Focus on Effort, Not Outcomes

This was where things really changed for me. Rather than making lists of things that kept getting put off, I focused on blocking out time for my three priorities. This was most important in launching this blog. I have a day job, so if I was going to make any progress, it meant putting in 30-60 minutes in the morning before I got ready for work. I didn’t do it every day, but I knew if I was going to achieve it in three months, there was no time to waste. Finding a domain name, choosing a blog platform, learning how to set it up and learning how to set up an automated subscription list were just some of the things that had to happen for me to reach my quarterly goal.

Some people might find it helpful to set weekly goals to achieve their quarterly goal. This is great, but it’s not my style. I’m a “perceiver” in the Myers-Briggs Type Inventory (MBTI), which means I don’t like to get boxed into a prescriptive set of plans. So instead, I kept a list of all the things that needed to happen and every day that I could, I did something to make progress.

The important part of this for me was that it kept me focused on putting in the time and the effort. I believed that if I did that, I would achieve the goal. I launched the blog on September 3rd, about a month ahead of schedule.

If you’re the type of person who likes lists and plans, a “judger” in MBTI, then you can break down your quarterly goals into smaller goals and check them off. This will make you happy. Either way, by focusing on effort, you’ll make progress.


Finally, I started journaling a few weeks before I started working on my quarterly goals. I don’t journal every day. I’ve journaled 80 times since the end of May. What it did was help me to reflect on what was working and to stay focused on what matters most. I wish I could remember where I got the questions that I used as a framework. In any event, I adapted them to fit my own situation. Here are the questions:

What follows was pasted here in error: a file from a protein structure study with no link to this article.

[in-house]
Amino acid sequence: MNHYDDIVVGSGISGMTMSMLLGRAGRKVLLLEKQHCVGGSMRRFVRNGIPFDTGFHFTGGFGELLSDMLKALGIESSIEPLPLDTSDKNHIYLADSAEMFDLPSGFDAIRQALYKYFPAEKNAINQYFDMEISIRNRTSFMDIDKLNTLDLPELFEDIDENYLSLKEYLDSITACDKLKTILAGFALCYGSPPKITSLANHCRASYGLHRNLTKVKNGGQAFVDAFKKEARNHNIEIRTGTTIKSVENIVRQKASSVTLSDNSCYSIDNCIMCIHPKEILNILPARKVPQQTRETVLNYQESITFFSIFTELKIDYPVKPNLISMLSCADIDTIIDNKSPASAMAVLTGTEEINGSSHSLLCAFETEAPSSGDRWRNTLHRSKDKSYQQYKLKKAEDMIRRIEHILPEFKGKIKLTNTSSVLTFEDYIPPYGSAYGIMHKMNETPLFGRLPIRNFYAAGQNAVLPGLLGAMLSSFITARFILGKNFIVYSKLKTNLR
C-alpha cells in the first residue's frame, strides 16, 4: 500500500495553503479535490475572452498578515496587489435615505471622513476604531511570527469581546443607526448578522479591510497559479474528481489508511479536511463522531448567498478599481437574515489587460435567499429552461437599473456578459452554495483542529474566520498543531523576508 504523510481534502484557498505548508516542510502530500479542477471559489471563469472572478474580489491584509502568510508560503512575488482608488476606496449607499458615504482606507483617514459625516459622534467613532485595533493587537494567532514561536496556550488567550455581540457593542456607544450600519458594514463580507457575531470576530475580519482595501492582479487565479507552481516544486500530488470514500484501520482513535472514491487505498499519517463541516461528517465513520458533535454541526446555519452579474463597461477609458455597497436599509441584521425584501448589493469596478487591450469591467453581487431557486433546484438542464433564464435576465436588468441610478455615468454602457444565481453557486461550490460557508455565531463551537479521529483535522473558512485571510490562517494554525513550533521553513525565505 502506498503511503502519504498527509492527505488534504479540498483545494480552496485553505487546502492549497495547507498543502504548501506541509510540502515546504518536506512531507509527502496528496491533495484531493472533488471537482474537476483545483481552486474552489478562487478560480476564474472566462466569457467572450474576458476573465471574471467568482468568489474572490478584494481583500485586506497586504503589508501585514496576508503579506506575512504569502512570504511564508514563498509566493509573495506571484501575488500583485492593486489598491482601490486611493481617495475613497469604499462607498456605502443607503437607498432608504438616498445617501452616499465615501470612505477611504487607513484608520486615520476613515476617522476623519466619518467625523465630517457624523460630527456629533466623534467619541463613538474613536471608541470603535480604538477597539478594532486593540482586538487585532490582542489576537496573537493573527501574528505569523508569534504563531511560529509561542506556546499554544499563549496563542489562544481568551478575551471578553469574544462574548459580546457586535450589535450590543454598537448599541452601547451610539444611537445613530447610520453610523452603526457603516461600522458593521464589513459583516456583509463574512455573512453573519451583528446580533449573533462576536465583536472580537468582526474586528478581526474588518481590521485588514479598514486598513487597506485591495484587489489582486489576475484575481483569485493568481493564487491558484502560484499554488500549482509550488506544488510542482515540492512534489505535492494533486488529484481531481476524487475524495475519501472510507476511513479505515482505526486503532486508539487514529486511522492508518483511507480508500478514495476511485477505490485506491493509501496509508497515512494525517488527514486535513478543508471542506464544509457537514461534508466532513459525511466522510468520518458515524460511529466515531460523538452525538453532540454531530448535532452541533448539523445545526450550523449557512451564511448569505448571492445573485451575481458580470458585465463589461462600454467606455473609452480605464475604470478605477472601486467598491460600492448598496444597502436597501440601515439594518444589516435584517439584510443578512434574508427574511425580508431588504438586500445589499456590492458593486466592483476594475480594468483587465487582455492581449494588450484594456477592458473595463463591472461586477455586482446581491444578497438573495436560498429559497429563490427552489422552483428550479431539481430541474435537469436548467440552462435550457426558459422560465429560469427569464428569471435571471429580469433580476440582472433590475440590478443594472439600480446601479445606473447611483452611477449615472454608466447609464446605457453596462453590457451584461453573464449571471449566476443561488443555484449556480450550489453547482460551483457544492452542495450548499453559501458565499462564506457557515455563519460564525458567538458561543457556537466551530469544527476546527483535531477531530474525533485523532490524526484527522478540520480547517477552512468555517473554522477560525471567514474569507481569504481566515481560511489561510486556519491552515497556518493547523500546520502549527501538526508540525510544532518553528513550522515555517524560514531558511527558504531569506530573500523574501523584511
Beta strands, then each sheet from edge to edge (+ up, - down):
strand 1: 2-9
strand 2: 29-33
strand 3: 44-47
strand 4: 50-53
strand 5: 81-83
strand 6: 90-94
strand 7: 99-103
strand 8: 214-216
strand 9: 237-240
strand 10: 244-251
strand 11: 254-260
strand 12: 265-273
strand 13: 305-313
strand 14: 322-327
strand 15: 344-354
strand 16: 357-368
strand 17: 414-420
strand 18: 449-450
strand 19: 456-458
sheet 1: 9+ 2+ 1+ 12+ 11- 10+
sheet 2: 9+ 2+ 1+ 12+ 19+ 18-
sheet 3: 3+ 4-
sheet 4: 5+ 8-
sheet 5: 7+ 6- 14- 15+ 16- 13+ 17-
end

What did I learn today?
What did I do today that was really important/energizing?
What didn’t I do today that I should have?
What could I do without?
For what am I grateful?
Where did I experience God today?
Three things I will accomplish tomorrow are?

The last question is the one that’s most relevant to this topic. The three things weren’t always from my three priorities. A lot happens in life and sometimes you just have to get things done that aren’t a part of your main thing. But, in general, focusing on three important things each day moved me toward my quarterly goals. I found that if I spent just a few hours each day, no more than one before work, and a couple at work on my ministry-related priorities, then I would make progress. It wasn’t that I didn’t put in a full day’s work, it’s that there are thousands of other things that are part of the job, but aren’t the main thing. For the most part, all these other things got accomplished, as well. More importantly, I spent quality time on my most important tasks. Time that could easily have been gobbled up by less important priorities.

Questions for Reflection:

What is your vision? For your life? For the ministry you serve?

If things went well, where would you be a year from now?

What can you do in the next three months to make significant progress?


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Looking for Bright Spots: How Small Things Lead to Big Change

31 He put before them another parable: “The kingdom of heaven is like a mustard seed that someone took and sowed in his field; 32 it is the smallest of all the seeds, but when it has grown it is the greatest of shrubs and becomes a tree, so that the birds of the air come and make nests in its branches

Matthew 13:31-32

Thinking about big change is overwhelming. Especially if it involves other people and organizations. We may know where we need to get, but getting there is a monumental task. Planning the steps, convincing people to change and then executing the tasks can seem impossible.